Paper - Normal facial growth in children (1937)

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Young M. Normal facial growth in children. (1937) J Anat. 71: 458-470. PMID 17104658

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This historic 1937 paper by Young describes postnatal facial growth in children.

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Normal Facial Growth in Children

By Matthew Young

Institute of Anatomy, University College, London

For some time past the writer has been working in collaboration with some dental surgeons on facial growth in children with the object of trying to shed some light on the genesis of abnormal formation of the jaws. Associated with faulty closing of the dental arches and improper placing of the teeth, this condition is commonly met in dental practice. The deformities which occur are of various kinds, but it is clear that most of them begin very early in life and possibly even before birth. For the identification and precise diagnosis of the various types of abnormality in their. early stages accurate facial measurements are of great value, but it is obviously a necessary preliminary to the interpretation of these that exact information should be available as to the direction and rate of normal growth of the jaws and the normal correlation between different measurements in children of the same social class. Such data should not-only provide a sound basis for the diagnosis of abnormal conditions but might reasonably be expected to show in what respects and to what extent these abnormal conditions differ from the normal at different stages of growth.

The normal growth of the jaws from infancy to adult life was first investigated by Tomes (1891, 1892), and knowledge of the subject has more recently been advanced by the experimental work of Brash (1924) and by the measurements of Franke (1921), Lewis & Lehman (1929), Hellman (1988), Goldstein & Stanton (1986), Wingate Todd (1936), Holly Broadbent (1981) and others. Information on the subject, however, still remains inadequate.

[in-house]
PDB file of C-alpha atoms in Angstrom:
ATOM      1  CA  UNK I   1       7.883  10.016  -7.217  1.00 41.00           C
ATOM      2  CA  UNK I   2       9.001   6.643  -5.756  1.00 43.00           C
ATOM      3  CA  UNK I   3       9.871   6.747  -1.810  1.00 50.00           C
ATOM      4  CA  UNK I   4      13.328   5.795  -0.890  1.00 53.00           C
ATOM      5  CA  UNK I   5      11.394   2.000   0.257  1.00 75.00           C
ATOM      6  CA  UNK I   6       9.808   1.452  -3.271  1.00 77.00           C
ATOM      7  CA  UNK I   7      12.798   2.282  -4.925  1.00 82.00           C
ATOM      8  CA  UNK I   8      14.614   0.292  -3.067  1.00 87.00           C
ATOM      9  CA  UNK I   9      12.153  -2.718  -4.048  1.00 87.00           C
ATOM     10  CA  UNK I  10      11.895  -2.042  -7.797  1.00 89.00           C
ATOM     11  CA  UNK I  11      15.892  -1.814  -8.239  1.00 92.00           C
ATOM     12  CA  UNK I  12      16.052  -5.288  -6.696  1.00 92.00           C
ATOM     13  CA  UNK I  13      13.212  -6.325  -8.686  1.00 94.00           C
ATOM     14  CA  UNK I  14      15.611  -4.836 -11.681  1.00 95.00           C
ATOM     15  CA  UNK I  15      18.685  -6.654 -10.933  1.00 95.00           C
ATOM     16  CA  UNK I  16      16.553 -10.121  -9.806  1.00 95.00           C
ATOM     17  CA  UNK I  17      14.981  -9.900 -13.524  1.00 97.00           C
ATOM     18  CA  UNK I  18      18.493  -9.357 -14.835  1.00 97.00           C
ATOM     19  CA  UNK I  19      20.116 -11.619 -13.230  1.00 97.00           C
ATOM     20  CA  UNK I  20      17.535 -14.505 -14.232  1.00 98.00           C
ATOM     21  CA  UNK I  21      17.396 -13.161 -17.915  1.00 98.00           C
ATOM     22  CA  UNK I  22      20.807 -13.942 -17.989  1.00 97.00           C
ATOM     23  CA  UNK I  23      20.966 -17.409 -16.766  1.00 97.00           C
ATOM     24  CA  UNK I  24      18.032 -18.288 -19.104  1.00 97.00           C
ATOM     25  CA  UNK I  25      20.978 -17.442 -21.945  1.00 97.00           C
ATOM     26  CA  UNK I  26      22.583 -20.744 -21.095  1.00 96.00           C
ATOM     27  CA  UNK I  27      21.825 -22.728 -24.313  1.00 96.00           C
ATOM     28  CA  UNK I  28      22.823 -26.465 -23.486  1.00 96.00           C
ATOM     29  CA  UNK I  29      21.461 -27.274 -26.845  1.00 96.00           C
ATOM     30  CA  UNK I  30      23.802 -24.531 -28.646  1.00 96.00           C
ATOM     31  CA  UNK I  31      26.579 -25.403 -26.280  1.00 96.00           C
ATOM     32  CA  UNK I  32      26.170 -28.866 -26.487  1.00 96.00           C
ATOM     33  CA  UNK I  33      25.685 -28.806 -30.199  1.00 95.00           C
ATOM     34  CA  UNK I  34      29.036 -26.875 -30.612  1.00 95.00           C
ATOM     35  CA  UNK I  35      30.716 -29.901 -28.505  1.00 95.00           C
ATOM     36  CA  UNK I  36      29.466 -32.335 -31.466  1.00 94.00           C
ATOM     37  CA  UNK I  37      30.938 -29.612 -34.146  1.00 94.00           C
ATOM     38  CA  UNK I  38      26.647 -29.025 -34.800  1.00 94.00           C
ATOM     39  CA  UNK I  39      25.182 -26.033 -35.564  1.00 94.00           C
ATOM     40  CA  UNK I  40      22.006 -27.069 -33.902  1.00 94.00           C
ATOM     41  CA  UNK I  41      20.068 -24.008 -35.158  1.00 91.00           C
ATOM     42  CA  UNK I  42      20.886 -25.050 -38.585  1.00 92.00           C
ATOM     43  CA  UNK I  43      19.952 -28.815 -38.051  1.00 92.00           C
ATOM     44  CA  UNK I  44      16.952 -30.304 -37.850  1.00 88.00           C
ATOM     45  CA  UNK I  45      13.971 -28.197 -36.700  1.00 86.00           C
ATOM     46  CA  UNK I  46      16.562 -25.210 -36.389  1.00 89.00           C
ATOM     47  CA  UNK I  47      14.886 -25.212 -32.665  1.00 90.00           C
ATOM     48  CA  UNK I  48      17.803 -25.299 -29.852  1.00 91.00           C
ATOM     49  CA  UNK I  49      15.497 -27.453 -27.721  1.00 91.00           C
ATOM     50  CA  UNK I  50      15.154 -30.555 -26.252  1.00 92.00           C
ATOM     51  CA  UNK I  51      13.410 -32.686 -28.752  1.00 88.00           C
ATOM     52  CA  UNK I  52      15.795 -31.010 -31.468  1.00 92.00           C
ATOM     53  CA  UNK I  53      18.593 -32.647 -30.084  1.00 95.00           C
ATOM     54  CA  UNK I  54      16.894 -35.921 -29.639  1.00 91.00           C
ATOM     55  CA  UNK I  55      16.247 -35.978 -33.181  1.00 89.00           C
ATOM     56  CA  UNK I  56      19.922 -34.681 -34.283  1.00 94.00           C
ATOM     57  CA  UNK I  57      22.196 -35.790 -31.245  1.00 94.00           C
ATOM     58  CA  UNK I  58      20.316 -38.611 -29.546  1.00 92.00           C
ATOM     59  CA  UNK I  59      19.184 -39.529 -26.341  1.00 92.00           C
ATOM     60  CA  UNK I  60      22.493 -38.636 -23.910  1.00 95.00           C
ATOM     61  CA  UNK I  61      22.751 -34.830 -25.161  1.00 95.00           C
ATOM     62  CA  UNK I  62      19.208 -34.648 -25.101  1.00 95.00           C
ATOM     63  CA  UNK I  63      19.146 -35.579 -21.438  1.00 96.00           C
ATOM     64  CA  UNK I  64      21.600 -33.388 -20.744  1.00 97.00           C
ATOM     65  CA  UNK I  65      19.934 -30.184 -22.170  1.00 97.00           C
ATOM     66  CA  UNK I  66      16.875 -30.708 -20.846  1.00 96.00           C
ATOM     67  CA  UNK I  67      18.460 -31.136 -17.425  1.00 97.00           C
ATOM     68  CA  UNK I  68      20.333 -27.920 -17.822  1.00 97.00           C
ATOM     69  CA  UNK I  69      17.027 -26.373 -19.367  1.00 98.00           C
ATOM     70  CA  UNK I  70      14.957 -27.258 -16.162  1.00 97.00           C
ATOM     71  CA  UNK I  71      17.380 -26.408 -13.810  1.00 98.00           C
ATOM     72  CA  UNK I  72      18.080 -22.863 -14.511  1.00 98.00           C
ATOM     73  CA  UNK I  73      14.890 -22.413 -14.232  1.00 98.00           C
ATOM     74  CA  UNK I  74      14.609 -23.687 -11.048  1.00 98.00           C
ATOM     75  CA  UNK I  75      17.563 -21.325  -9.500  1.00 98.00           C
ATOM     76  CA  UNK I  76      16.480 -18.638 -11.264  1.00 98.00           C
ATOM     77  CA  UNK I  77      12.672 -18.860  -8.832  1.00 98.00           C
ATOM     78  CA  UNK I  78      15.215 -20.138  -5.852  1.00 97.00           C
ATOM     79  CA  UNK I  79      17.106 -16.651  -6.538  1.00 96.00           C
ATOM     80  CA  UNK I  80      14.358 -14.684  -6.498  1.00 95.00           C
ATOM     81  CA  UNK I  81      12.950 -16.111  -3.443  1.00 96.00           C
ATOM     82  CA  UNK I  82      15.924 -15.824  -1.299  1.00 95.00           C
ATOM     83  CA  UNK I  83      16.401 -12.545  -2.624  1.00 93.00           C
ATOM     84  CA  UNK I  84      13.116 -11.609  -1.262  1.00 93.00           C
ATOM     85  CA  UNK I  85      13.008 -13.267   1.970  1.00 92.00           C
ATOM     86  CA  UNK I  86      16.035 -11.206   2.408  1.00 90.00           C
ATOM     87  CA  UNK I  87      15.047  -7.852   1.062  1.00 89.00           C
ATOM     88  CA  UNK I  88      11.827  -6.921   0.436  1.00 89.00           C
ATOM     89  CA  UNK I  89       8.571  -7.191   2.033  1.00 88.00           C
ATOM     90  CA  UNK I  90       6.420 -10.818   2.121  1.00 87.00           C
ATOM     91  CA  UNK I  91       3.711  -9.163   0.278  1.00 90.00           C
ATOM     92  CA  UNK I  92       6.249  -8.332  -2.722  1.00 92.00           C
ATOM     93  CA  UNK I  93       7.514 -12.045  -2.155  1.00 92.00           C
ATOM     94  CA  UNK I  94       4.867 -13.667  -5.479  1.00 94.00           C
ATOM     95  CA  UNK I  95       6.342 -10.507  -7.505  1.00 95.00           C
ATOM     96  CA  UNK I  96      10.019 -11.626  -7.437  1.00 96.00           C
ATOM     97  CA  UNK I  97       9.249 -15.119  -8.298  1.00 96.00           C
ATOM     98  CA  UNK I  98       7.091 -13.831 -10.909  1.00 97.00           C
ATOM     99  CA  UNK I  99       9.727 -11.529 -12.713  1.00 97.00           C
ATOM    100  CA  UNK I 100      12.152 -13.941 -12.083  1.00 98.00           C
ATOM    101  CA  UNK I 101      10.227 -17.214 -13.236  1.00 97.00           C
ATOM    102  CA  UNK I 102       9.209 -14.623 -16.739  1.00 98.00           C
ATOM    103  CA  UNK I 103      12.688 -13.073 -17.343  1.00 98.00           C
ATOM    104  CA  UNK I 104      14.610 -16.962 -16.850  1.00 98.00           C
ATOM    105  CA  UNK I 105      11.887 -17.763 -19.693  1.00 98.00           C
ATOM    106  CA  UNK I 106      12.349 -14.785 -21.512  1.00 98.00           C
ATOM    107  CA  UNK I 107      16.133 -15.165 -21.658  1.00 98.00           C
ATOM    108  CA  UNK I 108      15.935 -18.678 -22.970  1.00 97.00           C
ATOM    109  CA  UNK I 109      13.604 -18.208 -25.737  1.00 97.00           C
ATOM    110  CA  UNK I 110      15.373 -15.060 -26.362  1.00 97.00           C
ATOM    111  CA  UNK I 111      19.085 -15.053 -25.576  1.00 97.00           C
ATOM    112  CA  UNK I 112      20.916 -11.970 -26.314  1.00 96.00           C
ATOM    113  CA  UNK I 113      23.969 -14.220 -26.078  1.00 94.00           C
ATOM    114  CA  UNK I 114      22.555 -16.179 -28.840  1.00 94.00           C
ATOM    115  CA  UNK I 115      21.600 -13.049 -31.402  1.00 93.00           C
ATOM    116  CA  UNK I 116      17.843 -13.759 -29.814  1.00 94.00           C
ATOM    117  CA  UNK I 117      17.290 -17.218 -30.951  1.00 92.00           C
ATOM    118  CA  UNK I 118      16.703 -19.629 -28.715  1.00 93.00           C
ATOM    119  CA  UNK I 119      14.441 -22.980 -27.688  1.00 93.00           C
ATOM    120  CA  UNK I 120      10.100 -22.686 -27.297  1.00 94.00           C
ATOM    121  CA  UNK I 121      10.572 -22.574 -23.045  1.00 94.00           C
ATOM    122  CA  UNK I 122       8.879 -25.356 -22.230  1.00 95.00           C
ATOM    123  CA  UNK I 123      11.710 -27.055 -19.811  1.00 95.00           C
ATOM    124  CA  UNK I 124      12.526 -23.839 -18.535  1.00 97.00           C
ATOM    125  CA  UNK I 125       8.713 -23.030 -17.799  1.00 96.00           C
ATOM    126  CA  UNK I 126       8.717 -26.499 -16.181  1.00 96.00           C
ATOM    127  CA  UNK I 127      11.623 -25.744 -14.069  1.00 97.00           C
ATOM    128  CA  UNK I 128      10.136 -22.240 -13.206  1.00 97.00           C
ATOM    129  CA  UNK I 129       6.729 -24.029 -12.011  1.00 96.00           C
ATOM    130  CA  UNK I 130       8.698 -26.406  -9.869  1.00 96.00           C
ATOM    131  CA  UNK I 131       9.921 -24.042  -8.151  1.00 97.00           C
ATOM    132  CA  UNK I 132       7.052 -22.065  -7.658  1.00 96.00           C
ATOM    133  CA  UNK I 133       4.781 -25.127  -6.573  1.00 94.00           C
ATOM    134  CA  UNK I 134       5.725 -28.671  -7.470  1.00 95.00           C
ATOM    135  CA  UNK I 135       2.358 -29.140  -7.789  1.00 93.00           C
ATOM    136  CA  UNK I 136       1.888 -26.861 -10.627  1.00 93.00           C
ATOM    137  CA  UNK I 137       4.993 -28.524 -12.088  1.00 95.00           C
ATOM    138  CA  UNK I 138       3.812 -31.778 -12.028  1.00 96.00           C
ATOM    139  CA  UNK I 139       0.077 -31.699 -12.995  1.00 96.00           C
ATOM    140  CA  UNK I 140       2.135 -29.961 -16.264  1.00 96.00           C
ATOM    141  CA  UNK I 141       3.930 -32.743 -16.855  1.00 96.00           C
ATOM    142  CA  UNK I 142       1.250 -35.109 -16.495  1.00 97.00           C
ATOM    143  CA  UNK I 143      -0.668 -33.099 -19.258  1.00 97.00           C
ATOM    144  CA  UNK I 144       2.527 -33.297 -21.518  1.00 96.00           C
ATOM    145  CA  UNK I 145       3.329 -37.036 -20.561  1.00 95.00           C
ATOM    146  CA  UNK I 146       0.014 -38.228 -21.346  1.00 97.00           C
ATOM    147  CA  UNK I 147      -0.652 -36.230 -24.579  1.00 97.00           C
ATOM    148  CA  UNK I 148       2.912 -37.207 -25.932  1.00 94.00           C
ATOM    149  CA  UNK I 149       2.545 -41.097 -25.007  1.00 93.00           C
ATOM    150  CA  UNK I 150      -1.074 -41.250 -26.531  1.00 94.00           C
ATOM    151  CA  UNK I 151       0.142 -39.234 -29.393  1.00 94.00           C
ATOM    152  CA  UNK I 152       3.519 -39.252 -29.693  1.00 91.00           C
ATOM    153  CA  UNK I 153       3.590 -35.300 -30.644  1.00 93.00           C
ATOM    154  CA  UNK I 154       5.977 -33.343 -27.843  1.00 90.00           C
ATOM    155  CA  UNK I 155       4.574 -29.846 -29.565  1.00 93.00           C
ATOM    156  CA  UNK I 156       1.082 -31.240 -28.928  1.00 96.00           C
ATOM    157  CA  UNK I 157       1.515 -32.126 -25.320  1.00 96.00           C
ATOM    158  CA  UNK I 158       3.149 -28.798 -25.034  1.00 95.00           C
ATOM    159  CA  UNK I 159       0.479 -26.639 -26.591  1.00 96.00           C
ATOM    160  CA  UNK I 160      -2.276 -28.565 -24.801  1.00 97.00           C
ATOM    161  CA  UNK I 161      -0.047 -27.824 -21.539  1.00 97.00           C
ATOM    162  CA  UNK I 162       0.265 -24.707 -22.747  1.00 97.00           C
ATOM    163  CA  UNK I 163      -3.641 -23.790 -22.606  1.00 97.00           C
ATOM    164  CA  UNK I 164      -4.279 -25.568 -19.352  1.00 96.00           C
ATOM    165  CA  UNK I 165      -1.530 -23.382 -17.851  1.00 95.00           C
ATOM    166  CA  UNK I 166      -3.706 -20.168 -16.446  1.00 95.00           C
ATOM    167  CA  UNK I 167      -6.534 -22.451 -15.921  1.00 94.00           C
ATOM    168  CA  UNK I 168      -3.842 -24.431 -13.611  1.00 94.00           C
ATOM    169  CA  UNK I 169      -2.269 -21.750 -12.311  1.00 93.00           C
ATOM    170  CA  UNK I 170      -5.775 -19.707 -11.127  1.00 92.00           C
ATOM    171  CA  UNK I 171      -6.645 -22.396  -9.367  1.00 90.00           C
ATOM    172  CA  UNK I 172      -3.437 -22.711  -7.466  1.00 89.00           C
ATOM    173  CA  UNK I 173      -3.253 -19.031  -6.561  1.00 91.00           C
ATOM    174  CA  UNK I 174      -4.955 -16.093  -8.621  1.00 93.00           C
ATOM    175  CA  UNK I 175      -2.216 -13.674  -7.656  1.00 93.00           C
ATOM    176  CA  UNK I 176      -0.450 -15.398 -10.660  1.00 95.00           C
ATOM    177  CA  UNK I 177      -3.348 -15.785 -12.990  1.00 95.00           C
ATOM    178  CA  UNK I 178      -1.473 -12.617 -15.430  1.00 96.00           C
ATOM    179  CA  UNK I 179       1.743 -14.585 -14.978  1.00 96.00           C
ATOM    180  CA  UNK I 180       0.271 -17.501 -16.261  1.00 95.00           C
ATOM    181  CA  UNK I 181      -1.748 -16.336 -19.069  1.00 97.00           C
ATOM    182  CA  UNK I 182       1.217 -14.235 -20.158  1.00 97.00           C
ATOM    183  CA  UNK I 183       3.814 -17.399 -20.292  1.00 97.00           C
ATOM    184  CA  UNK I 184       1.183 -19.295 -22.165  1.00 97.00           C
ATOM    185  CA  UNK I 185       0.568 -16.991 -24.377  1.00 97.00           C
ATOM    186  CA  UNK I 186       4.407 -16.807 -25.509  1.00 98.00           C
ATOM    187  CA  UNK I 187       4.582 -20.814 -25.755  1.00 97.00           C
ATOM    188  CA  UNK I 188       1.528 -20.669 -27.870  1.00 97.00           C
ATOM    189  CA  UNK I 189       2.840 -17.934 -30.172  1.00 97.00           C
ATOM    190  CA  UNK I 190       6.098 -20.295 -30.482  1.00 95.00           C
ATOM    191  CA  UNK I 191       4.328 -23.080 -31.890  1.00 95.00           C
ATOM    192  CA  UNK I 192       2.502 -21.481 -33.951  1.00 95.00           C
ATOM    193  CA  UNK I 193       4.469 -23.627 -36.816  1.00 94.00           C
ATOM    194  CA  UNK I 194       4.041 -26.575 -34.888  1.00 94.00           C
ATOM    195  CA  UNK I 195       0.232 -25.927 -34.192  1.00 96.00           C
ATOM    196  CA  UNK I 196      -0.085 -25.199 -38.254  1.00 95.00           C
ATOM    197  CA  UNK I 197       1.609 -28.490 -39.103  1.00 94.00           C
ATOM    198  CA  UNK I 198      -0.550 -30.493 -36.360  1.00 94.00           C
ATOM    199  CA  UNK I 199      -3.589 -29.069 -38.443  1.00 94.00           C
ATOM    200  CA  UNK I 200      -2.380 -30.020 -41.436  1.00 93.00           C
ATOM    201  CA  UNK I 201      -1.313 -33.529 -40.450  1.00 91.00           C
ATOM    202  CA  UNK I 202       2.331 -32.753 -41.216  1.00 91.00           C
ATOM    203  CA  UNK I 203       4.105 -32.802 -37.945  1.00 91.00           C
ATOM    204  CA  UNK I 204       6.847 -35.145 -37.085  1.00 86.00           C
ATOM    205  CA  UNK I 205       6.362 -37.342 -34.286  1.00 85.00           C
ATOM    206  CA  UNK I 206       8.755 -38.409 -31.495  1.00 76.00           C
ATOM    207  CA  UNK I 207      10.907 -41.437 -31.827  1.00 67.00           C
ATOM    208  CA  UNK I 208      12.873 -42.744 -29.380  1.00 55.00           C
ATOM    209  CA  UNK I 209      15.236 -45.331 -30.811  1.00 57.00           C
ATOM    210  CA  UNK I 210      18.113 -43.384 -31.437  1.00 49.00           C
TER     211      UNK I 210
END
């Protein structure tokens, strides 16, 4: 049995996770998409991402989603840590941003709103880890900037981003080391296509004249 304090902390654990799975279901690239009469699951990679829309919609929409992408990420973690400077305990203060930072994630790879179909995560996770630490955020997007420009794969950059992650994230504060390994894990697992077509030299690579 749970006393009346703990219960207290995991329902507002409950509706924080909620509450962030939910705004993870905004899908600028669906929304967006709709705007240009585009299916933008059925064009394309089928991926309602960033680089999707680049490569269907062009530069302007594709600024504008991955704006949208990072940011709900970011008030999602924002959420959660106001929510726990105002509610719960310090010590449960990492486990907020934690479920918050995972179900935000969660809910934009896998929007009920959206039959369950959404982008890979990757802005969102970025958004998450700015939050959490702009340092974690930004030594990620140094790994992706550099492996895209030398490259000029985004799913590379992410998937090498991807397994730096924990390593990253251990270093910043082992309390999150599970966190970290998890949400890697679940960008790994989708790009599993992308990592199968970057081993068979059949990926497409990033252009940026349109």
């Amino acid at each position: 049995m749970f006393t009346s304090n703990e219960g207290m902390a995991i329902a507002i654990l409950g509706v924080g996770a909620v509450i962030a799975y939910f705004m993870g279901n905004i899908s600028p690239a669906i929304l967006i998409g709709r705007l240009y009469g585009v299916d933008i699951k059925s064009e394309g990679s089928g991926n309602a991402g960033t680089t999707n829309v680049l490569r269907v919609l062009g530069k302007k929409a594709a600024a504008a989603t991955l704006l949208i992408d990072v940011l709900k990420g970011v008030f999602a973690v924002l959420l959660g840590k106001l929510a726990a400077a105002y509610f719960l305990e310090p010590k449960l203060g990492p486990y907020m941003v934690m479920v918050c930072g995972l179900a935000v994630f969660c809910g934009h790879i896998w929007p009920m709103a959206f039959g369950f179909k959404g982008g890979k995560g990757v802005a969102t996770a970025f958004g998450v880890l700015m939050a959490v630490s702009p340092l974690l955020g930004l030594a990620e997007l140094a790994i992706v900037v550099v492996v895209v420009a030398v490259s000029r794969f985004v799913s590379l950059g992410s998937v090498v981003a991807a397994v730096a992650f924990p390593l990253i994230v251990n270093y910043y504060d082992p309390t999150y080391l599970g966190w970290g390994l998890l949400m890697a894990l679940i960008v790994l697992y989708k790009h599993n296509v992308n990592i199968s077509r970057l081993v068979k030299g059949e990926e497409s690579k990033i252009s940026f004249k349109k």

Under the auspices of the Dental Committee of the Medical Research Council arrangements were made for the collection of a large series of facial measurements by Miss K. C. Smyth in normal children attending London County Council schools. The main part of the enquiry related to the age period 8-14 years, and for this about 1200 children, in whom the two dental arches exhibited what is regarded as morphologically normal occlusion, were selected for measurement. Only about 8 per cent of those whose mouths were examined were considered to show this relationship ideally. A restriction of this nature seemed to be essential if reliable standards of the normal were to be obtained. In these 1200 children the sexes were about equally represented, and the age distribution was so arranged that approximately 50 children of each sex belonged to each six-monthly age group from 8 to 14 years.

It was felt, however, that the investigation on normal growth would be yery incomplete without any records of children under 8 years of age. As a Normal Facial Growth in Children step towards repairing this defect, facilities were later obtained for taking the same series of measurements in a group of about 100 children ranging in age from 2 to 5 years who were in attendance at a Welfare Clinic. The children were about equally distributed over the 3 years, and the numbers of each sex at each age were approximately equal. In selecting the children at these ages as suitable for measurement less emphasis was laid on the presence of normal occlusion than in the older group.